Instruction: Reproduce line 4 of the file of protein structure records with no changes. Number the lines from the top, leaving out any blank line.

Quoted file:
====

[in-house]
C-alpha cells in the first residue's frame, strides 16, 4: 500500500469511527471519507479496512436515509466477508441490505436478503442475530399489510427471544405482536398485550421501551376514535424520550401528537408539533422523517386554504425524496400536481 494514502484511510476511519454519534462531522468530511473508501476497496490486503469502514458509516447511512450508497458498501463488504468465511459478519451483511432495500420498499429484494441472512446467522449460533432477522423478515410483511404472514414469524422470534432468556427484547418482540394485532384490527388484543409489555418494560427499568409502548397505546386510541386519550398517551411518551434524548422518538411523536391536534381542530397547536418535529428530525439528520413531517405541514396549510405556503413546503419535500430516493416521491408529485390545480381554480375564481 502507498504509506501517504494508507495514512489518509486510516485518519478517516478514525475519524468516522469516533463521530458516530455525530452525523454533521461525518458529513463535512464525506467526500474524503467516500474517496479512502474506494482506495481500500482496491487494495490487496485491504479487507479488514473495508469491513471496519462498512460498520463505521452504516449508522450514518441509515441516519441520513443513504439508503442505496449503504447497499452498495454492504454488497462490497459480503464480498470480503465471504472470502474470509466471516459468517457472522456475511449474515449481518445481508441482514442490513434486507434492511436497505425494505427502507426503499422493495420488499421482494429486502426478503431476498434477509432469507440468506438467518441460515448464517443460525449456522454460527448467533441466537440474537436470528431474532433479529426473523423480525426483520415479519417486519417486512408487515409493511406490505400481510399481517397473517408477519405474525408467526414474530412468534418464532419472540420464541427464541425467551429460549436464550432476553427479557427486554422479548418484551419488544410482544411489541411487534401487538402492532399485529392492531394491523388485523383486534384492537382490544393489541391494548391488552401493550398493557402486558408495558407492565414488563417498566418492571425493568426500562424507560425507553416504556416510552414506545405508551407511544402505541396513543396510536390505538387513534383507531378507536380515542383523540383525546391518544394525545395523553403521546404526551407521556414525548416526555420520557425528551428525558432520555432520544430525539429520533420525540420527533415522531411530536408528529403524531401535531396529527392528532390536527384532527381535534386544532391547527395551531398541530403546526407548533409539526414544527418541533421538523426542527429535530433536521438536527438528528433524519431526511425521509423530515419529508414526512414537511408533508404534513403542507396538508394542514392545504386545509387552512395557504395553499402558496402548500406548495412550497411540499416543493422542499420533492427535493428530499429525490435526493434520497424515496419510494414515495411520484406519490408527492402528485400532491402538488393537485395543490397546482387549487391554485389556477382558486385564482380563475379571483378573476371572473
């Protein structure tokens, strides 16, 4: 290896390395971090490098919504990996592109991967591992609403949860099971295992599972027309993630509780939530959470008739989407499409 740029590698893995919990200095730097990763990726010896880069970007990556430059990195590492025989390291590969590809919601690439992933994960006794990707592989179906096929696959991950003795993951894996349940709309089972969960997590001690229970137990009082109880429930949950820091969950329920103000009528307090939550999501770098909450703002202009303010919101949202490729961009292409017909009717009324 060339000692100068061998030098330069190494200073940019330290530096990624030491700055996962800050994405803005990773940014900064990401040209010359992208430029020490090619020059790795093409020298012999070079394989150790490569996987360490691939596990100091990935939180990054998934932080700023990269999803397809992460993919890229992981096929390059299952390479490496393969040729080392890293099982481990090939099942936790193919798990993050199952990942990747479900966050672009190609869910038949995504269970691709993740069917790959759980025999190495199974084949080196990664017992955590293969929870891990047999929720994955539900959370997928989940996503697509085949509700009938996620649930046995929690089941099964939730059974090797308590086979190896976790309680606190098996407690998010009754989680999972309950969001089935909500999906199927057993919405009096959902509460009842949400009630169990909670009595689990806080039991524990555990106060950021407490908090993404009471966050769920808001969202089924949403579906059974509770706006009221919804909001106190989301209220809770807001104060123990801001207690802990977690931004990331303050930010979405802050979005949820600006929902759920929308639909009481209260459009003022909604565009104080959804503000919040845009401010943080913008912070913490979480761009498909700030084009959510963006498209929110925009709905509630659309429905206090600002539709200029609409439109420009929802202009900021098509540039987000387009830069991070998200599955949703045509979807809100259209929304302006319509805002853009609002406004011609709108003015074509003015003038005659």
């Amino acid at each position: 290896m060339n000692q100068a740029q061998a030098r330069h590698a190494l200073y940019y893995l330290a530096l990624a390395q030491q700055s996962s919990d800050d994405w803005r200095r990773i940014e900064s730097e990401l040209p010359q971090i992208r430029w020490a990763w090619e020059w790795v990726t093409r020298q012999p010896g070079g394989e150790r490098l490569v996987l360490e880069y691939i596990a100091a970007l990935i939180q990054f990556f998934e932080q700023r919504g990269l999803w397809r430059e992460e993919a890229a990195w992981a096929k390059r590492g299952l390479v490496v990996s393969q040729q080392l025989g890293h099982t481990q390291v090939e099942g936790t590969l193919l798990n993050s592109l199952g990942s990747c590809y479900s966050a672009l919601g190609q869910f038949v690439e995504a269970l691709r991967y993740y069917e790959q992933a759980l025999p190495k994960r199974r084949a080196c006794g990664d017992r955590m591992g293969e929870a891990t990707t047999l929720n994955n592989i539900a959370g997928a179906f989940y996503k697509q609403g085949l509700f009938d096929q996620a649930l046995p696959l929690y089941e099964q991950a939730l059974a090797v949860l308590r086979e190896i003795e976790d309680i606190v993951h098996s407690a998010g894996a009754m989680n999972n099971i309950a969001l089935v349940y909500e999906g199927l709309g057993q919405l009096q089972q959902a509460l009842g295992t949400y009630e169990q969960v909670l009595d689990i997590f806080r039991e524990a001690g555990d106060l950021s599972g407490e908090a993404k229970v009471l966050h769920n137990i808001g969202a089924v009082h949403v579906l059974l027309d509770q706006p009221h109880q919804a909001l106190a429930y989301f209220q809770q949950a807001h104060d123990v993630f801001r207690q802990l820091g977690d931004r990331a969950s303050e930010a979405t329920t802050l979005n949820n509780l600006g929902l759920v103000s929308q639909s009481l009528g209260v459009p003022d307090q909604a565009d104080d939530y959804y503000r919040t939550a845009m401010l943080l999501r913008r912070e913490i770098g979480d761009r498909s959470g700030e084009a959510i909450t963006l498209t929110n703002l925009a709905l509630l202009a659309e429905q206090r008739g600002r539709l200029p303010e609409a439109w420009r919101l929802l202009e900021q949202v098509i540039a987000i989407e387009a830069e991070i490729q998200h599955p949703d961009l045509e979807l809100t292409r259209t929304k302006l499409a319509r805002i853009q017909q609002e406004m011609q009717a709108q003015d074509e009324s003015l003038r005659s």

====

């Amino acid at each position: 290896m060339n000692q100068a740029q061998a030098r330069h590698a190494l200073y940019y893995l330290a530096l990624a390395q030491q700055s996962s919990d800050d994405w803005r200095r990773i940014e900064s730097e990401l040209p010359q971090i992208r430029w020490a990763w090619e020059w790795v990726t093409r020298q012999p010896g070079g394989e150790r490098l490569v996987l360490e880069y691939i596990a100091a970007l990935i939180q990054f990556f998934e932080q700023r919504g990269l999803w397809r430059e992460e993919a890229a990195w992981a096929k390059r590492g299952l390479v490496v990996s393969q040729q080392l025989g890293h099982t481990q390291v090939e099942g936790t590969l193919l798990n993050s592109l199952g990942s990747c590809y479900s966050a672009l919601g190609q869910f038949v690439e995504a269970l691709r991967y993740y069917e790959q992933a759980l025999p190495k994960r199974r084949a080196c006794g990664d017992r955590m591992g293969e929870a891990t990707t047999l929720n994955n592989i539900a959370g997928a179906f989940y996503k697509q609403g085949l509700f009938d096929q996620a649930l046995p696959l929690y089941e099964q991950a939730l059974a090797v949860l308590r086979e190896i003795e976790d309680i606190v993951h098996s407690a998010g894996a009754m989680n999972n099971i309950a969001l089935v349940y909500e999906g199927l709309g057993q919405l009096q089972q959902a509460l009842g295992t949400y009630e169990q969960v909670l009595d689990i997590f806080r039991e524990a001690g555990d106060l950021s599972g407490e908090a993404k229970v009471l966050h769920n137990i808001g969202a089924v009082h949403v579906l059974l027309d509770q706006p009221h109880q919804a909001l106190a429930y989301f209220q809770q949950a807001h104060d123990v993630f801001r207690q802990l820091g977690d931004r990331a969950s303050e930010a979405t329920t802050l979005n949820n509780l600006g929902l759920v103000s929308q639909s009481l009528g209260v459009p003022d307090q909604a565009d104080d939530y959804y503000r919040t939550a845009m401010l943080l999501r913008r912070e913490i770098g979480d761009r498909s959470g700030e084009a959510i909450t963006l498209t929110n703002l925009a709905l509630l202009a659309e429905q206090r008739g600002r539709l200029p303010e609409a439109w420009r919101l929802l202009e900021q949202v098509i540039a987000i989407e387009a830069e991070i490729q998200h599955p949703d961009l045509e979807l809100t292409r259209t929304k302006l499409a319509r805002i853009q017909q609002e406004m011609q009717a709108q003015d074509e009324s003015l003038r005659s």